Missed ’em? Check out previous entries in the countdown.




Now, moving on…

25. Del tha Funkee Homosapien

Representing: Oakland

Ice Cube’s bizarro cousin has never had the mainstream success that his relative has, but Del remains a cherished member of the hip-hop underground after twenty years in the game. With his slightly stoned (OK, very stoned flow) and free-associative lyrics, he is still one of the best to ever represent the Bay. At very least, he’s proof that there are some good-ass drugs in Northern California. Hey, wouldn’t you rather see Del as the harried dad in “Are We There Yet” than Ice Cube?

24. Ol’ Dirty Bastard

Representing: Staten Island by way of Brooklyn

Yeah, Russell Jones was a kook. But he was a fucking talented kook. If you gave Kool Keith access to a room full of (OTC as well as illegal) meds, you’d have the ODB (I actually struggled a bit with ranking Keith below a rapper he obviously influenced, but now I’m at peace with my decision.) This dude, quite frankly, did “offbeat” better than anyone and still had the talent to deliver an “oh shit!” line in just about every song (and in some cases, like “Brooklyn Zoo”, just about EVERY line is an “oh shit!” line). He was one of a kind and is truly missed.

23. Lauryn Hill

Representing: Newark, NJ

Possibly blessed with TOO much talent-maybe that explains why she went bonkers. She was easily the star attraction of The Fugees, outshining the gifted Wyclef Jean and Pras, who deserves a special place alongside Tito Jackson and Andrew Ridgeley in the “Why is That Guy in the Band?” Hall of Fame. Her skills are underplayed because she so obviously tried to fit into a group dynamic, but much like Michael Jackson and George Michael, L-Boogie was much too big a group. Even post-“Miseducation”, she’s dropped hot 16s on songs by Joss Stone and John Legend, and hope springs eternal that Ms. Hill will soon make it all the way back.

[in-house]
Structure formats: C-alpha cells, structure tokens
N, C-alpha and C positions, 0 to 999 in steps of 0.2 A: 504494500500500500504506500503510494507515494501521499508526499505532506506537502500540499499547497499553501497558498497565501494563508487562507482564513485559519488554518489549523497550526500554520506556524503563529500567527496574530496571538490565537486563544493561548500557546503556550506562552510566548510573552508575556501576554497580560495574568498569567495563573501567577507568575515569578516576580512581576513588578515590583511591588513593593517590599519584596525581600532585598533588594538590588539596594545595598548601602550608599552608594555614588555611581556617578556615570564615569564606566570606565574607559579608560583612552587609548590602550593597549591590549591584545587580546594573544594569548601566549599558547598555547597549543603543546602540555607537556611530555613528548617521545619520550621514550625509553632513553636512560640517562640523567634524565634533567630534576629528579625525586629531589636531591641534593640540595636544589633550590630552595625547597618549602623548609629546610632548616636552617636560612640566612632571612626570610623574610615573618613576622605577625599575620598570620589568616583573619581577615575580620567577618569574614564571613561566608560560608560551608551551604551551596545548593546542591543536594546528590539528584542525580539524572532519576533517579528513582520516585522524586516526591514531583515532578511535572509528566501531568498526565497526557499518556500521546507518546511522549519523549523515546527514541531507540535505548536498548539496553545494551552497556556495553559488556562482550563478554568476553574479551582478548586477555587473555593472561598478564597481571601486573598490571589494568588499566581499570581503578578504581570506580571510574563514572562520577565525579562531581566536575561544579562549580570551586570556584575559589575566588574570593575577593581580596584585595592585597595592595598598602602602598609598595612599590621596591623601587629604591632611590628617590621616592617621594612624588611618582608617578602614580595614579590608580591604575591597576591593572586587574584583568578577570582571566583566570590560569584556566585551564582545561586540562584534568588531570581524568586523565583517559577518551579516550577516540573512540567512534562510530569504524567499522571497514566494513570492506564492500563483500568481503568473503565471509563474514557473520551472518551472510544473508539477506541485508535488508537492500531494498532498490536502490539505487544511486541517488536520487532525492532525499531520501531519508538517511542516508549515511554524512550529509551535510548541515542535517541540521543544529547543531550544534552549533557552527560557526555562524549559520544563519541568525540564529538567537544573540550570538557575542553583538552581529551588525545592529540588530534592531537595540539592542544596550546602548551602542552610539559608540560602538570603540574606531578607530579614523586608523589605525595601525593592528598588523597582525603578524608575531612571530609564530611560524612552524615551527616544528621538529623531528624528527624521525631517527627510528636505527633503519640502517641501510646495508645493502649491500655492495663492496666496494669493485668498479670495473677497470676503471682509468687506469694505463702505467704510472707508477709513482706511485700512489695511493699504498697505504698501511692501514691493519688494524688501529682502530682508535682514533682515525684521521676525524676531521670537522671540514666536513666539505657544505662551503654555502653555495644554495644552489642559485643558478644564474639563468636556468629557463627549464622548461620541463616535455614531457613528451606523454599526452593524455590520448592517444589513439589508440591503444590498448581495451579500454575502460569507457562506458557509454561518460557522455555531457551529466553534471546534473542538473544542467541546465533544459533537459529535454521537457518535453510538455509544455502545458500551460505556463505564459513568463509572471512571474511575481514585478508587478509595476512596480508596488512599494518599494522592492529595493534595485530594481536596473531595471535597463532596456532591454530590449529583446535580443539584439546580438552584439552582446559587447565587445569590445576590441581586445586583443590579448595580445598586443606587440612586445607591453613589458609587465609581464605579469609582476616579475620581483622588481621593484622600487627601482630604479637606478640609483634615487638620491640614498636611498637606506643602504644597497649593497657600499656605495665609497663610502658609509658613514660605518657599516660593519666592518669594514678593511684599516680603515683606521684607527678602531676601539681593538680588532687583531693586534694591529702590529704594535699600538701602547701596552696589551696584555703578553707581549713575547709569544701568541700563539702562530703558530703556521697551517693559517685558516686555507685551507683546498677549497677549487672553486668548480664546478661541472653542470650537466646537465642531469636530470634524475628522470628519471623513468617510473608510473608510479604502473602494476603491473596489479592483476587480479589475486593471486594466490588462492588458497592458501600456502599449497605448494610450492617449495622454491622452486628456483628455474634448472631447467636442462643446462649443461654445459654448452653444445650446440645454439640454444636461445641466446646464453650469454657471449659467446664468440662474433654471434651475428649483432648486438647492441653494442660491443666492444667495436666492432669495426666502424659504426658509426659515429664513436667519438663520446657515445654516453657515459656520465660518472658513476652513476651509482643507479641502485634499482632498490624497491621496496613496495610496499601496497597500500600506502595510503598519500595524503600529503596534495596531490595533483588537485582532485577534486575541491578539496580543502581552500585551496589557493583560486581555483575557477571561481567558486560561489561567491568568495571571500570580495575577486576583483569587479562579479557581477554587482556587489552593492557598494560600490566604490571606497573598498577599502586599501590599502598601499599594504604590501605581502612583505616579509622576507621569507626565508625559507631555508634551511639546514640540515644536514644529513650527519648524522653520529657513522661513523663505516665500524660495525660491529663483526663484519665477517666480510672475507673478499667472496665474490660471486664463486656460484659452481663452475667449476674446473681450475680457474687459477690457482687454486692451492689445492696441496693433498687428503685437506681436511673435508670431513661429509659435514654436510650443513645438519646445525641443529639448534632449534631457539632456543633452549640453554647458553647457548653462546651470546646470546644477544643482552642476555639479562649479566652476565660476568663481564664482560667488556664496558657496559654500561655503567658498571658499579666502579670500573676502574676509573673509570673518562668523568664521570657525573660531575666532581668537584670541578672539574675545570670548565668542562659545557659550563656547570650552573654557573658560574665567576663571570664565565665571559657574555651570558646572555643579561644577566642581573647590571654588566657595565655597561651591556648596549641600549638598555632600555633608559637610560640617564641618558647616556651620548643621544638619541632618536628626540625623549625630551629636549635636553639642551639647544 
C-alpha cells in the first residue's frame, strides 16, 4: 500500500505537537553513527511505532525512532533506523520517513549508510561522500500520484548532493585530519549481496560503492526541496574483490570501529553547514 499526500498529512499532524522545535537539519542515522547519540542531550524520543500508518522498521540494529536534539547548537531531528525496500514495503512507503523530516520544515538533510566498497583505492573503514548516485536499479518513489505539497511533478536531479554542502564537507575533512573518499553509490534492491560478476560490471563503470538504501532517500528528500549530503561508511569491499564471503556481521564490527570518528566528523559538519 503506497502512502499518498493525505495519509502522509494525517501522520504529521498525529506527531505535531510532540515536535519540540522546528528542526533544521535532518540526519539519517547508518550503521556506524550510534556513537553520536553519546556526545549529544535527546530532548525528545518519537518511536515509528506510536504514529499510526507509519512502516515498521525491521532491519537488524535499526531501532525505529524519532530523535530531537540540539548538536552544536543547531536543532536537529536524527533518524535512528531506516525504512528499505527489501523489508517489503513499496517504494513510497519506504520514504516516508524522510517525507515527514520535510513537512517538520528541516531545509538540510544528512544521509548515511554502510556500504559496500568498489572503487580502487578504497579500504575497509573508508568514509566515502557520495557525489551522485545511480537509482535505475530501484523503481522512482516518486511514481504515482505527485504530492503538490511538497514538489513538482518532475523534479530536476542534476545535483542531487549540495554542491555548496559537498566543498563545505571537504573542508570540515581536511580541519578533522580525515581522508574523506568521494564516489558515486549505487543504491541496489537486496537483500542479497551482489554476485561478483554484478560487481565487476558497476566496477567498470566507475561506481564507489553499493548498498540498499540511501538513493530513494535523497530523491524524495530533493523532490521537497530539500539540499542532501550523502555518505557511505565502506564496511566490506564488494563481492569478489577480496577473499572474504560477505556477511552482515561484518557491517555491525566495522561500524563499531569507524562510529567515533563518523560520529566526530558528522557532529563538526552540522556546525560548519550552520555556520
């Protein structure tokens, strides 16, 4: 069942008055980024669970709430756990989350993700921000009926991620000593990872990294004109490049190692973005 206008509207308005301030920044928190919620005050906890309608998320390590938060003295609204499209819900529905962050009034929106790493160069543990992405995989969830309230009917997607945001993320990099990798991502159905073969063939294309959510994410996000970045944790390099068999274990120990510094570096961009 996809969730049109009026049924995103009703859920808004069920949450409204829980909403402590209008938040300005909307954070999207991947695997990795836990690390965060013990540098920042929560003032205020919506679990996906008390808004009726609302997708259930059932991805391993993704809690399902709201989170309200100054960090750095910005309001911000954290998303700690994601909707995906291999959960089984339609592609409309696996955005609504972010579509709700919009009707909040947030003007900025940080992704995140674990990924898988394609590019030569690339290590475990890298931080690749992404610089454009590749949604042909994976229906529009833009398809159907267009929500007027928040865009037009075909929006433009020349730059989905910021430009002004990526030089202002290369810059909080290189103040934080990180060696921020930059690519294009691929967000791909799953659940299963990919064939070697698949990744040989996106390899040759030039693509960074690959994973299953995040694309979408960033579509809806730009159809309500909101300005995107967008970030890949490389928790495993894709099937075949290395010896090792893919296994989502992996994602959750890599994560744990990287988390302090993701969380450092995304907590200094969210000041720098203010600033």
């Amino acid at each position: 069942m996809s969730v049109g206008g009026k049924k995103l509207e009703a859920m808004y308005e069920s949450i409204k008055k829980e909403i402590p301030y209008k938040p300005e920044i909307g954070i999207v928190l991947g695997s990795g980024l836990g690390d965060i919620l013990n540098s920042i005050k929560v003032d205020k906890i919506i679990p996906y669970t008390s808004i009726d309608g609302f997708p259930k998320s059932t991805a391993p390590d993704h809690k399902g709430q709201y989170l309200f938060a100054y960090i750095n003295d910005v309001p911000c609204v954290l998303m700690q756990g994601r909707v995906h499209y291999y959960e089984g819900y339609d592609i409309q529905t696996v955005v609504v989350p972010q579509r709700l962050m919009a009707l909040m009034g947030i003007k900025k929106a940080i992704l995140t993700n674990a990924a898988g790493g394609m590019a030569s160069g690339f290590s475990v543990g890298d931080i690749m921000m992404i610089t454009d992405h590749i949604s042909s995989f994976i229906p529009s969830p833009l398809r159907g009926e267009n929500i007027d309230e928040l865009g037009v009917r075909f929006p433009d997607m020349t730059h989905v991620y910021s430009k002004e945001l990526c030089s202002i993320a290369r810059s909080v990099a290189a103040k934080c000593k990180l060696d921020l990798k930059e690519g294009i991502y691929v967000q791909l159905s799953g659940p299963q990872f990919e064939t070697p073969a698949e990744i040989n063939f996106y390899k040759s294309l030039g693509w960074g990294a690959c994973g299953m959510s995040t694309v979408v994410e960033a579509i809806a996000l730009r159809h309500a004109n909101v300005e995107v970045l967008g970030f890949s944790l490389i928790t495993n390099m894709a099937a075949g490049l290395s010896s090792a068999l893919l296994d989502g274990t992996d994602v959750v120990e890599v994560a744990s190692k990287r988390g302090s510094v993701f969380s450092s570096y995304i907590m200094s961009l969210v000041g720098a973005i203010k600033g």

She’s also the ONLY female MC on this list. You’ve gotta have skills to hang with this group of guys.

22. Kool Moe Dee

Representing: Harlem

Best original school emcee ever (that had anything that can be considered a recording career). That leaves guys like Busy Bee and Grandmaster Caz out (who rarely if ever made *records*), but certainly places Moe Dee above guys like Melle Mel. Definitely a prototype MC, Moe Dee had an authoritative voice that was perfect for crowd-rocking and was able to switch flows better than any rapper of his generation. Hey, the man has written TWO books on emcee skills. I’m not gonna argue with him.

21. Big Punisher

Representing: The Bronx

Much like another emcee you’ll find further along (MUCH further along) on this list, Pun passed away before his full potential could be realized. However, based on his two studio albums (plus a Terror Squad group album), a sea of guest appearances and some excellent freestyles, it’s clear to see that Pun was in a class by himself. Hell, his influence (or quite possibly his ghostwriting) even turned Fat Joe into a respectable MC. The first solo Latino rapper to go Platinum had skills commensurate with his XXXXXXXXXL size (that was a guess). Needless to say, that’s a LOTTA skills.

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